• If you get stuck, turn on your flashers so rescue and emergency crews can find and help you

This story is closed for comments.

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  • Jump1 Feb 13, 2014

    Towing companies say it is ok to leave it out, they can take care of it for you and the governor agreed, that you did not need to hurry to get them...

  • Lamborghini Mercy Feb 13, 2014

    View quoted thread

    Seriously, this is why you along with the others should have got home BEFORE things got bad. More traffic only slows down snowplows due to accidents, blocked roads, etc.

  • Dustin Baker Feb 13, 2014
    user avatar

    Anyone have a number to State Highway Patrol to call in an accident report? We were told to just exchange info yesterday if no one was injured. Did that. Now I can't get in touch with anyone from the local station here in Edgecombe County or the Raleigh number. It's just a continuous ring.

  • Ronnie Johnston Feb 13, 2014
    user avatar

    No one would hae to abandon their car if DOT had been out there working. Brine does NOT work people!!!! It took me nearly 2 hours to drive 10 miles to get home.... not ONE truck out plowing or laying down sand and salt. Seriously????

    Is your IQ so low you expect them to plow as soon as snow starts? Do you start shoveling etc. at your house as soon as it starts. DOT cannot have a truck on every inch of road.

  • newwake Feb 13, 2014

    Its called blankets, water, food, and a full tank of gas. OR staying off the road. This storm was predicted a week ahead of time and had copious coverage on local media outlets, internet and word of mouth. Leaving a vehicle in the middle of the highway only causes trouble for everyone else. You will not freeze to death at 25 degrees in a matter of minutes. Every time this happens, emergency officials warn of staying off the roads, or if you do travel, take with you a survival kit. Why spend the time broadcasting that to everyone if 90 percent dont listen and dont prepare themselves accordingly.

  • sharonmontour Feb 13, 2014

    No one would hae to abandon their car if DOT had been out there working. Brine does NOT work people!!!! It took me nearly 2 hours to drive 10 miles to get home.... not ONE truck out plowing or laying down sand and salt. Seriously????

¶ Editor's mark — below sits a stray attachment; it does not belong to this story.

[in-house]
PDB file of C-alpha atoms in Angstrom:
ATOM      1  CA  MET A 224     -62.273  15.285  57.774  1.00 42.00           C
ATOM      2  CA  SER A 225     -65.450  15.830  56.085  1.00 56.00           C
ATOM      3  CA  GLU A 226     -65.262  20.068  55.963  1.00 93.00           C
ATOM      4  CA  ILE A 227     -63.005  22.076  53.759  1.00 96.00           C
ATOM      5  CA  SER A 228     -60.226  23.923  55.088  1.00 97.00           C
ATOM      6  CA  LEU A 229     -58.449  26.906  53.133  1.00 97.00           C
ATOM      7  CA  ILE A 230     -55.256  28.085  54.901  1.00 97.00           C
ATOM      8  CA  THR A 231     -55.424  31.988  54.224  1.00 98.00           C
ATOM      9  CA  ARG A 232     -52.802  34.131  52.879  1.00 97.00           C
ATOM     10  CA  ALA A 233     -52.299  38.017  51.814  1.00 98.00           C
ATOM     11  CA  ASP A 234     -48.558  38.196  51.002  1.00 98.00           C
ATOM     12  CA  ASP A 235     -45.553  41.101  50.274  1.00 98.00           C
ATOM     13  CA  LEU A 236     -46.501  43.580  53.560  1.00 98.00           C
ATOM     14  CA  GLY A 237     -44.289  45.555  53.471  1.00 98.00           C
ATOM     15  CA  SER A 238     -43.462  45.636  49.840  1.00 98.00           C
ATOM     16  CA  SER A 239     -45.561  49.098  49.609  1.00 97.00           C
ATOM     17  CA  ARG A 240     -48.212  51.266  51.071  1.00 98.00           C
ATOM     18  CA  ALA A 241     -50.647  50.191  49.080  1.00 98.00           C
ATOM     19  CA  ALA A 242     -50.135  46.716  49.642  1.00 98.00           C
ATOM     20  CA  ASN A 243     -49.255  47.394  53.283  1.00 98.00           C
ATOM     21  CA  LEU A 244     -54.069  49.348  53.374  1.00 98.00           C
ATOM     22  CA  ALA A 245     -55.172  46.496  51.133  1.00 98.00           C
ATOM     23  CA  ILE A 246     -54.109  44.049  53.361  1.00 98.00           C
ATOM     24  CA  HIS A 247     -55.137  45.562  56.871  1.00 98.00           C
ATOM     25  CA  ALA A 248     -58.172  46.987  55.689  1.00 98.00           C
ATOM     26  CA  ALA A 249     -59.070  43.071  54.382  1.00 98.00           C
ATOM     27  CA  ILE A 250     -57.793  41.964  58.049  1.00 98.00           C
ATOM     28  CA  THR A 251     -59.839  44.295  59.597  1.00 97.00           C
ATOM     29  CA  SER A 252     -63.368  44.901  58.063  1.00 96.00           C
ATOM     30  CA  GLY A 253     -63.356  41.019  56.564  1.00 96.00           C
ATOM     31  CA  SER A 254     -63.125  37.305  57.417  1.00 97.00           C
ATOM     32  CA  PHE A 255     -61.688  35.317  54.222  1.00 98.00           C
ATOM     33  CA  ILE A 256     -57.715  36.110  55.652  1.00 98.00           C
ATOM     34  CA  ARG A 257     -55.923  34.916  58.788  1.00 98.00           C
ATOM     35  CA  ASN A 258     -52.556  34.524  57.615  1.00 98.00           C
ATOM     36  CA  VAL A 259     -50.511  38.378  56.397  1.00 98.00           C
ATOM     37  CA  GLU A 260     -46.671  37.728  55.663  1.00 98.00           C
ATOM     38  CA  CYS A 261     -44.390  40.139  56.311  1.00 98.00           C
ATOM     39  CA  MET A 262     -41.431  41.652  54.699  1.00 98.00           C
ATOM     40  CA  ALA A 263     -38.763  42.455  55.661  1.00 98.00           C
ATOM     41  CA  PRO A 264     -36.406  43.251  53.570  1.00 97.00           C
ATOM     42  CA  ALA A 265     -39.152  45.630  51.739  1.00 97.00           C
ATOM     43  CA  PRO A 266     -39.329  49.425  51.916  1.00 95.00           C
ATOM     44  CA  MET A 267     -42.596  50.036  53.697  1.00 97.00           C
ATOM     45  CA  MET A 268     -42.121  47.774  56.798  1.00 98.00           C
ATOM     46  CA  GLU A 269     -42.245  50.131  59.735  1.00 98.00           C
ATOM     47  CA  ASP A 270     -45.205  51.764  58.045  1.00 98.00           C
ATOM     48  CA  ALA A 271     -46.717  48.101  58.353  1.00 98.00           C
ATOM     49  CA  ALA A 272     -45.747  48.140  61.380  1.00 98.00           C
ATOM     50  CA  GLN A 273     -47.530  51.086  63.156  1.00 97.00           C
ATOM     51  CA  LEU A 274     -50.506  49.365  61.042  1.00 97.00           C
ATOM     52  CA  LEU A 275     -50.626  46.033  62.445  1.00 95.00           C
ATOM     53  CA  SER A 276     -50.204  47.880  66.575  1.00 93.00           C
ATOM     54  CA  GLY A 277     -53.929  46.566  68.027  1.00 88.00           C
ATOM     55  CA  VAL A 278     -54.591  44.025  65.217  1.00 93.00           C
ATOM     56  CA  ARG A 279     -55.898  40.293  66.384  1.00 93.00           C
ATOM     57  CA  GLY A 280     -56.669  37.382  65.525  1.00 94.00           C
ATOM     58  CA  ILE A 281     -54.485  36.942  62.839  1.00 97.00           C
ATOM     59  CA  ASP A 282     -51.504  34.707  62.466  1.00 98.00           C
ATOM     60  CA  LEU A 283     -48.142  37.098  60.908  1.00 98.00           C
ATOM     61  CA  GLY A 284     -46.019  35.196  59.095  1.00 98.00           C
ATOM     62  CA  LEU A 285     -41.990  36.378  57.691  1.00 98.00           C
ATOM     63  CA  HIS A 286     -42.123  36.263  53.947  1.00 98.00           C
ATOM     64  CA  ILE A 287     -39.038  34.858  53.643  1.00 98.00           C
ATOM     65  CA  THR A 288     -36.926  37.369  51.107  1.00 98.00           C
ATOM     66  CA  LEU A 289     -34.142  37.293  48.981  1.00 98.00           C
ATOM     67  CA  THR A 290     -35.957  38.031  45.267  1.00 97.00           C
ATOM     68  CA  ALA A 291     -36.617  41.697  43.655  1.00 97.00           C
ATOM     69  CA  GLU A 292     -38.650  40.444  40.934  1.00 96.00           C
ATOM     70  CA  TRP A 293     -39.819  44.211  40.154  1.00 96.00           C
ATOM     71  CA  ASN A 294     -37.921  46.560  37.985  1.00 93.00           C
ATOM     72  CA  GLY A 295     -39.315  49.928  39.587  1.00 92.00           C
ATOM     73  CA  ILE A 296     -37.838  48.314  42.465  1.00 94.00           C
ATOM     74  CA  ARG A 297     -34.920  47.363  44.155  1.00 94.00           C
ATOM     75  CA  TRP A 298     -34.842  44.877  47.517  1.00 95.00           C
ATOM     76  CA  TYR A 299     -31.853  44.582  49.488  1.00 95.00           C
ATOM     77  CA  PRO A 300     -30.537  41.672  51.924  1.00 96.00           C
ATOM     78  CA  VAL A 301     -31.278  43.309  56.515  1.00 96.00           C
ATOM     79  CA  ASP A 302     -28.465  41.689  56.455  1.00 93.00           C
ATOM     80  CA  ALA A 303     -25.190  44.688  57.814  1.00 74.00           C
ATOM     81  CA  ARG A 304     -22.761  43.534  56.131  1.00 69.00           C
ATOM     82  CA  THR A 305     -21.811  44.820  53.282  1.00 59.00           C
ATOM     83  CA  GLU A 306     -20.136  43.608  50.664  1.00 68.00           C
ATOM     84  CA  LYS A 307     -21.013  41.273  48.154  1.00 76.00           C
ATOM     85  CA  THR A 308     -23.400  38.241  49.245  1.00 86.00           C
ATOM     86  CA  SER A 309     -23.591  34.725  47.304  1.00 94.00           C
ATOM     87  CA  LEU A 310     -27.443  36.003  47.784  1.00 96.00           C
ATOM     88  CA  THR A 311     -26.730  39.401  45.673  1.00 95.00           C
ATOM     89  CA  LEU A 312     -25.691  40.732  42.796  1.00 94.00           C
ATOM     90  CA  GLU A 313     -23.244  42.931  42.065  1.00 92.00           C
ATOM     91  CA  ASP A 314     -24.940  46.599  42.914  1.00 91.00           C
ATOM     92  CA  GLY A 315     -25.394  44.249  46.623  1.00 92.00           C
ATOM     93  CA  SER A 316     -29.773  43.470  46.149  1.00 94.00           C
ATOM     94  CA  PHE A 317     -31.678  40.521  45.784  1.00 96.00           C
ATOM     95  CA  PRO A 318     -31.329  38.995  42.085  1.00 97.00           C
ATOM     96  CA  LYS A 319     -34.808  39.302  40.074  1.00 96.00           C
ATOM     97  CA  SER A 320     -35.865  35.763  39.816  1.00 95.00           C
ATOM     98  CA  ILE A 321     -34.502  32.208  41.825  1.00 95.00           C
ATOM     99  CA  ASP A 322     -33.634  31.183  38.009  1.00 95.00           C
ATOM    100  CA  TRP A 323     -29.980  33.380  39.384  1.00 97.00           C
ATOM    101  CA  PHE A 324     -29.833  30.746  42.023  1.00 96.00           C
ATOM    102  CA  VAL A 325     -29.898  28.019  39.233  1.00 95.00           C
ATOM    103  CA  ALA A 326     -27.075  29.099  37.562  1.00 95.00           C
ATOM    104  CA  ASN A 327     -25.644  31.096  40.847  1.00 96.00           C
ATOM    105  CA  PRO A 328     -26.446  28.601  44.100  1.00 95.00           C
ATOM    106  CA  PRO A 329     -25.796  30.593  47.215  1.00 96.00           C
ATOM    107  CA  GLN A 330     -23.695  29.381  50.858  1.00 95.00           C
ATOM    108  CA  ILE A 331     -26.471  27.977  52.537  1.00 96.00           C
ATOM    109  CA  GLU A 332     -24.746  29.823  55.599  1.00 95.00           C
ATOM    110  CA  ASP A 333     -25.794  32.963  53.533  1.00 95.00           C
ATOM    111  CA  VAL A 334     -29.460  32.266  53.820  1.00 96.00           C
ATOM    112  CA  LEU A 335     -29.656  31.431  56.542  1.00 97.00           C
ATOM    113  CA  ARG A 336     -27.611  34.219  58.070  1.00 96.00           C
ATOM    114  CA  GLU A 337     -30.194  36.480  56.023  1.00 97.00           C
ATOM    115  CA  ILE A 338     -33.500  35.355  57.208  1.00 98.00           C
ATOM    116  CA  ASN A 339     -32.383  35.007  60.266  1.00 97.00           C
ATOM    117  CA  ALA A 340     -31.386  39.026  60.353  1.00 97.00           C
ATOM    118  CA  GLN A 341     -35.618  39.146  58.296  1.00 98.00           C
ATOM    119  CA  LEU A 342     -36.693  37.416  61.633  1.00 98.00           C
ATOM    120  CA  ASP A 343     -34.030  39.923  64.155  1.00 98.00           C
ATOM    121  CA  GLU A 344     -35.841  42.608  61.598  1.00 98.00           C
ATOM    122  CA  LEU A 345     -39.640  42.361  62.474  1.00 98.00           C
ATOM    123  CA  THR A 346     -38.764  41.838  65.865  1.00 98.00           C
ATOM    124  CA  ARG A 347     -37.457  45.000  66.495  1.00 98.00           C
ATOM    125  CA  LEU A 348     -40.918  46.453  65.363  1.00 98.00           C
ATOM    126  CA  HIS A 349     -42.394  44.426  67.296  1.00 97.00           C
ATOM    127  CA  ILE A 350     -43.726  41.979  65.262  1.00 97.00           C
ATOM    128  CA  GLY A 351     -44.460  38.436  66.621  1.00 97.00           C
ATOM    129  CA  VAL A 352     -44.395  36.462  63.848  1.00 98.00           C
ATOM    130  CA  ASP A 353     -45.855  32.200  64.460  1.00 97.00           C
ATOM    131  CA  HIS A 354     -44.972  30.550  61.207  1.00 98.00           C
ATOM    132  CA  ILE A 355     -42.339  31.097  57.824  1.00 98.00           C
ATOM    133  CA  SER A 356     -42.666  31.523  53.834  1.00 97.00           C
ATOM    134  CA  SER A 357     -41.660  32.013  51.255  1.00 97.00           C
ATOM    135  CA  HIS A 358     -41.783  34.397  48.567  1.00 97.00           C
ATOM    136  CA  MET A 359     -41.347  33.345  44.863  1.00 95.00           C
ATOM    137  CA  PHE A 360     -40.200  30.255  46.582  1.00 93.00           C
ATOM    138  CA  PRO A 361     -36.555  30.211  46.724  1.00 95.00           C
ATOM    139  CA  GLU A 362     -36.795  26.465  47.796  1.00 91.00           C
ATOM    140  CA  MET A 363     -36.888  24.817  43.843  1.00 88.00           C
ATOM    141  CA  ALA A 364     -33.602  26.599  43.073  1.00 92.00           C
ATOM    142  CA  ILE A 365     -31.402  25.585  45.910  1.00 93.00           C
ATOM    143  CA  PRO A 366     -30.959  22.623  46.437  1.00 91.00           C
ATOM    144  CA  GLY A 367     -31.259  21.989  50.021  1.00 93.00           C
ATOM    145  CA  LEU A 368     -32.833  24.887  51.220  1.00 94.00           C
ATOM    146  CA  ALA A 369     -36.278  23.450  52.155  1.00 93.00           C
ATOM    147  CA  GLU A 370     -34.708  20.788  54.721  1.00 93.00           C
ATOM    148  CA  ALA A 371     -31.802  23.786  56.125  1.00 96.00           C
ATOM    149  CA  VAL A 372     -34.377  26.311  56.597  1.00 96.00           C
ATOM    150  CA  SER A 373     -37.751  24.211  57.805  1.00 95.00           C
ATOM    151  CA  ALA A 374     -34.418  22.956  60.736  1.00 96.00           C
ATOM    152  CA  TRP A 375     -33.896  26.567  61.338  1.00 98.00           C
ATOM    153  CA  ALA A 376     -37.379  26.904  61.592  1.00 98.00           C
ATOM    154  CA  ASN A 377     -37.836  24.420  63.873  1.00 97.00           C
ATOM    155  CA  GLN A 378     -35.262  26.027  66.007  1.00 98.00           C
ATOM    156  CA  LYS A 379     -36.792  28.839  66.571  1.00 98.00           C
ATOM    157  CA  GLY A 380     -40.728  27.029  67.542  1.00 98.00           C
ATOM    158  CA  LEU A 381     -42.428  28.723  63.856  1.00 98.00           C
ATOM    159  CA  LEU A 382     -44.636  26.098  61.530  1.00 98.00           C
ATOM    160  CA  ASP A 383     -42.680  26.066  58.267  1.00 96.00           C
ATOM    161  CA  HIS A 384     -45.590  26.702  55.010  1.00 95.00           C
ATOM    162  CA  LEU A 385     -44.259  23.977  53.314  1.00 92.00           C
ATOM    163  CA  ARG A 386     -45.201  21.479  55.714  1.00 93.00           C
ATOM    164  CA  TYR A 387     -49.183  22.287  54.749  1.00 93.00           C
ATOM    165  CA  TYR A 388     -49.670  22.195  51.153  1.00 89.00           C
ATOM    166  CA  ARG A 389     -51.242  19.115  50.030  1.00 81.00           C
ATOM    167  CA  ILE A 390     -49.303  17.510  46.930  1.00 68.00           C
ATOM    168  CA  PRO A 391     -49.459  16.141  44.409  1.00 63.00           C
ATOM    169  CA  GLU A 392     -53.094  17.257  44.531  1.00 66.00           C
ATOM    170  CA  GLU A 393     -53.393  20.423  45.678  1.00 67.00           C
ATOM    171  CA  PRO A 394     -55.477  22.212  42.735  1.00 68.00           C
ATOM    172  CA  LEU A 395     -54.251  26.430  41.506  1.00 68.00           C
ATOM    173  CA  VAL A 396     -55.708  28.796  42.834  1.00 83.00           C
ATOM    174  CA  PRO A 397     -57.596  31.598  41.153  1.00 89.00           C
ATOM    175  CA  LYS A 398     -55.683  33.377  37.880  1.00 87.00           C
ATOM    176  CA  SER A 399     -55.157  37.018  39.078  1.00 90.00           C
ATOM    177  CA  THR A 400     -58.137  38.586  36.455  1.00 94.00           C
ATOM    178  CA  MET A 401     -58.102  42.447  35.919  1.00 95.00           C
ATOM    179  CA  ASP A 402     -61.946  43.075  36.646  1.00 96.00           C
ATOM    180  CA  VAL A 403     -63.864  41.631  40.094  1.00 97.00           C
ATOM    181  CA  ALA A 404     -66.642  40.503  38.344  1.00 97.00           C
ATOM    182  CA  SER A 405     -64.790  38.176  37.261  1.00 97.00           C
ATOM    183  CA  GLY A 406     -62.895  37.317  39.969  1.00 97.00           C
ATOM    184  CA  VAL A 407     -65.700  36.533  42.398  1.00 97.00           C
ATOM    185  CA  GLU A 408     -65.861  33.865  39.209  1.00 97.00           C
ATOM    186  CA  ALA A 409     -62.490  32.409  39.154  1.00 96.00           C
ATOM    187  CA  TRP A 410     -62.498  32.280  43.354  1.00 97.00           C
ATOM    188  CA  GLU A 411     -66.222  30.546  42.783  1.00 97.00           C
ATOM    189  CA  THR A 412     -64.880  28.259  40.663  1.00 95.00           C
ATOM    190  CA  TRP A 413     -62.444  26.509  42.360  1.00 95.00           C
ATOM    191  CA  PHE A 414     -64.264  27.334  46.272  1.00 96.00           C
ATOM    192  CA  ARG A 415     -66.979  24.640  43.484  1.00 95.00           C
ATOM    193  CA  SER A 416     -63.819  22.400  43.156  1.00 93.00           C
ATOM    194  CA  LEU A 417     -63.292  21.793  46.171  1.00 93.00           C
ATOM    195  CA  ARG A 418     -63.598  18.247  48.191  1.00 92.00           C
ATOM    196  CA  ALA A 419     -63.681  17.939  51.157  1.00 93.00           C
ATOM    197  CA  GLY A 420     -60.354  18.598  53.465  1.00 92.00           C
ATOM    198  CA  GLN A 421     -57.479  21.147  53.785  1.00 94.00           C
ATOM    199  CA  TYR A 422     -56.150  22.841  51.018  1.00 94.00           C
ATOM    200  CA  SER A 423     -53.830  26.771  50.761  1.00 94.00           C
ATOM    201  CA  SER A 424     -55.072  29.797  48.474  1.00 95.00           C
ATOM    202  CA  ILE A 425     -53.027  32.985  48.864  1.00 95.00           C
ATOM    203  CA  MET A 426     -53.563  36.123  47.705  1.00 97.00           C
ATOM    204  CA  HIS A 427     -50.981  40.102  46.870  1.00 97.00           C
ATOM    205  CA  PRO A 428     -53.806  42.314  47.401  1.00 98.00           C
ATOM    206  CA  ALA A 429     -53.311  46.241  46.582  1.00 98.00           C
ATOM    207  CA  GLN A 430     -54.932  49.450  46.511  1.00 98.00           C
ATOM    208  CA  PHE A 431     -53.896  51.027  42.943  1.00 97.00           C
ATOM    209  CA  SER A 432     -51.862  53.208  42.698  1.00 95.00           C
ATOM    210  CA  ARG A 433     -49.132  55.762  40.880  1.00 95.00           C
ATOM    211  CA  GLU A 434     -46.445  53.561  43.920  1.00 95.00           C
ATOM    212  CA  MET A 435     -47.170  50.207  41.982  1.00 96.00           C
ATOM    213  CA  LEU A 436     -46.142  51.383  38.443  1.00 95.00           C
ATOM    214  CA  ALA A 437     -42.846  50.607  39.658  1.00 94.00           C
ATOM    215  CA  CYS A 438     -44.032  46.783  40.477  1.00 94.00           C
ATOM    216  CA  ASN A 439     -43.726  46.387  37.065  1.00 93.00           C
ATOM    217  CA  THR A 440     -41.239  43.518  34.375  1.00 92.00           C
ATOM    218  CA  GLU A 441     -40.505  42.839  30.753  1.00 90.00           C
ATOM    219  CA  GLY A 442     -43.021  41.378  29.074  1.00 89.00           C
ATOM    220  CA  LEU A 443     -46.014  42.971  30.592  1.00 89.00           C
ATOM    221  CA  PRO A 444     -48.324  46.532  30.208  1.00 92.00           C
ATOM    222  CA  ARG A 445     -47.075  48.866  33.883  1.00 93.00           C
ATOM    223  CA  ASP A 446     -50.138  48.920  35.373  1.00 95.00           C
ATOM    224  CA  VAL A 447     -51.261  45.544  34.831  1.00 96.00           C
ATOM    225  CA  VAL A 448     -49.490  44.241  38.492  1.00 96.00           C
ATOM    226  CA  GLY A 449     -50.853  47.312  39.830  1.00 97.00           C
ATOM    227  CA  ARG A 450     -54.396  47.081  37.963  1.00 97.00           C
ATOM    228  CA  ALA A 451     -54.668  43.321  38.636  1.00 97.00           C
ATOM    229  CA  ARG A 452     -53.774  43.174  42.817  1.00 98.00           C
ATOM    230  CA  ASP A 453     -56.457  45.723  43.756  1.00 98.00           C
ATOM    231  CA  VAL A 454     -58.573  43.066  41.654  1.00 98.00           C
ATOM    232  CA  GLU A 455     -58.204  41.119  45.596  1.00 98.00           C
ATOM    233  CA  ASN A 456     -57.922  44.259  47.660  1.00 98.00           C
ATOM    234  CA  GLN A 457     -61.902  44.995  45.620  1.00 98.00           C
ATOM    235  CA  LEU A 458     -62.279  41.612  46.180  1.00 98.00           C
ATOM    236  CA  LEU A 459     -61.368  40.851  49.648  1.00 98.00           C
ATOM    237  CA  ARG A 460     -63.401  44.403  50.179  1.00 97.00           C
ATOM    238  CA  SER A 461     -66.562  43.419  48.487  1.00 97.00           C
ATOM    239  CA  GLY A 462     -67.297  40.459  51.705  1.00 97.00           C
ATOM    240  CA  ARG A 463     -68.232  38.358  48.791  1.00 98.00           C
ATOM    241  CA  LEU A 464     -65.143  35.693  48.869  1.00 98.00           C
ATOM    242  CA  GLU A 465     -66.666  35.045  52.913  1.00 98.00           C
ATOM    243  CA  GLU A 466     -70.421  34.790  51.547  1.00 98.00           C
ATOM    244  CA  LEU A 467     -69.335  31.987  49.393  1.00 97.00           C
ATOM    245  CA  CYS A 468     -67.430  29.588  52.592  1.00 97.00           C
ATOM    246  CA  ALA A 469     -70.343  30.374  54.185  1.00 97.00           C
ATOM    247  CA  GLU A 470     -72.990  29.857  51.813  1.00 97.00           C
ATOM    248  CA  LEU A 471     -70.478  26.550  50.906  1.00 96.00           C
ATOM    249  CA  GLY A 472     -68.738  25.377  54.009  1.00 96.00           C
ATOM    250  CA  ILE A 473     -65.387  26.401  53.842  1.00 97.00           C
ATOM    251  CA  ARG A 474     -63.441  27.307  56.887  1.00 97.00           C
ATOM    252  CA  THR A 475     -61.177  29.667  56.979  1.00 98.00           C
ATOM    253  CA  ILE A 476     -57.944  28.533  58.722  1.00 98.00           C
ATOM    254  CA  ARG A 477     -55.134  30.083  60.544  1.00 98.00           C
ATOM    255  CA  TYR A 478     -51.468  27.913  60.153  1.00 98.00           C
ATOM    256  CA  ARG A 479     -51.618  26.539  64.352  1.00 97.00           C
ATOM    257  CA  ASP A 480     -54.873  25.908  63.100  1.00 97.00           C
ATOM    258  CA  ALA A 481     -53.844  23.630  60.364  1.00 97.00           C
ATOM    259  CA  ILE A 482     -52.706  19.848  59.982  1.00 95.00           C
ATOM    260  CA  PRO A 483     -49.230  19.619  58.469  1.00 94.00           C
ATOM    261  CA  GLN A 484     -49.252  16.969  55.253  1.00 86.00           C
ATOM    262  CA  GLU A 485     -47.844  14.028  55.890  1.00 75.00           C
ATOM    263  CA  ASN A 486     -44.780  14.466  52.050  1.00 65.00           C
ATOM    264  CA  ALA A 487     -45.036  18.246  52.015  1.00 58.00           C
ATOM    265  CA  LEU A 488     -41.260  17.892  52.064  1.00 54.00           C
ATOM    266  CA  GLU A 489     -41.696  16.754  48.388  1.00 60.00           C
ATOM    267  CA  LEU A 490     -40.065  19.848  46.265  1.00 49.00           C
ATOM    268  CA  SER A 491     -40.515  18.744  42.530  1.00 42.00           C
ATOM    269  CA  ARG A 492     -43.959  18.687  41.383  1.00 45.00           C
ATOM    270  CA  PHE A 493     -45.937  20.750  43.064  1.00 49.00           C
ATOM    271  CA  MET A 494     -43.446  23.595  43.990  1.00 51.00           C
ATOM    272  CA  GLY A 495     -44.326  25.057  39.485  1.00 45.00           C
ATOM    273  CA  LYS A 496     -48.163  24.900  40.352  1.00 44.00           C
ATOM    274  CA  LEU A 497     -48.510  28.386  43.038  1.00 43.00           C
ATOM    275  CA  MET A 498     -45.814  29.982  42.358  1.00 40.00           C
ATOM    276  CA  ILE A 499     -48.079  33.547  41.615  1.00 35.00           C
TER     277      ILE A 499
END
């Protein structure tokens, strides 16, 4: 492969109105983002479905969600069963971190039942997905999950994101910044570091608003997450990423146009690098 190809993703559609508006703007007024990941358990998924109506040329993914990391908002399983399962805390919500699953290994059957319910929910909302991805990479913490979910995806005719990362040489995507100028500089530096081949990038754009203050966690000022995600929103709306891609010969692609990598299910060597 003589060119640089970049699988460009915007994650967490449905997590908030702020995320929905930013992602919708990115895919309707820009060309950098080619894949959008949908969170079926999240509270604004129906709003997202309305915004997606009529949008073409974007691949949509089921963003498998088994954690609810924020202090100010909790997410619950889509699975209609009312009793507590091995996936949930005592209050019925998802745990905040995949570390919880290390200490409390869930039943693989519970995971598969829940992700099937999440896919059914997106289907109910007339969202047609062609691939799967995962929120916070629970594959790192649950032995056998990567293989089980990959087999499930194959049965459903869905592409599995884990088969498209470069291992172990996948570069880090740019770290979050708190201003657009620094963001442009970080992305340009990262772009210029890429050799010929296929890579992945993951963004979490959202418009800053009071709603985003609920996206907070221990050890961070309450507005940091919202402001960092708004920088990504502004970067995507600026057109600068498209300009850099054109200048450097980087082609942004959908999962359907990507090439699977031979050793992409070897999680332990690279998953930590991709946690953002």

• DontVote4LiarsCheatsOrThieves Feb 12, 2014

    So what are traffic jammed drivers suppose to do then - sit in their blocked cars and freeze?
    C'mon Deputy Paul Sherwin, even YOU wouldn't do that.
    Heck a dog would even know to get out and try to get to good shelter.

  • busyb97 Feb 12, 2014

    Alot of good this written article will do those folks ON THE ROADS! They can't read this and drive (better not be!).

    If you abandon your car and it's not disabled or stuck, you should get a ticket. Traffic is slow, but it's because people are not using their head and driving slow and steady. It won't get any better if you leave your car on the side of the road or in the road- where it's in the way of the plows. Watching the news crews broadcasting as they drive, they are moving along quite nicely- in Durham County (some areas they showed). Roads can't be THAT bad given how fast they were moving.

  • Renard DellaFave Feb 12, 2014
    user avatar

    With antilock brakes, I thought you were supposed to press the brake firmly, and steer where you want to go.

  • katzlover Feb 12, 2014

    i want to know why did the state waste all the money to spread the brine.. its worthless. now time for the excuses to come as why.. need some heads to roll here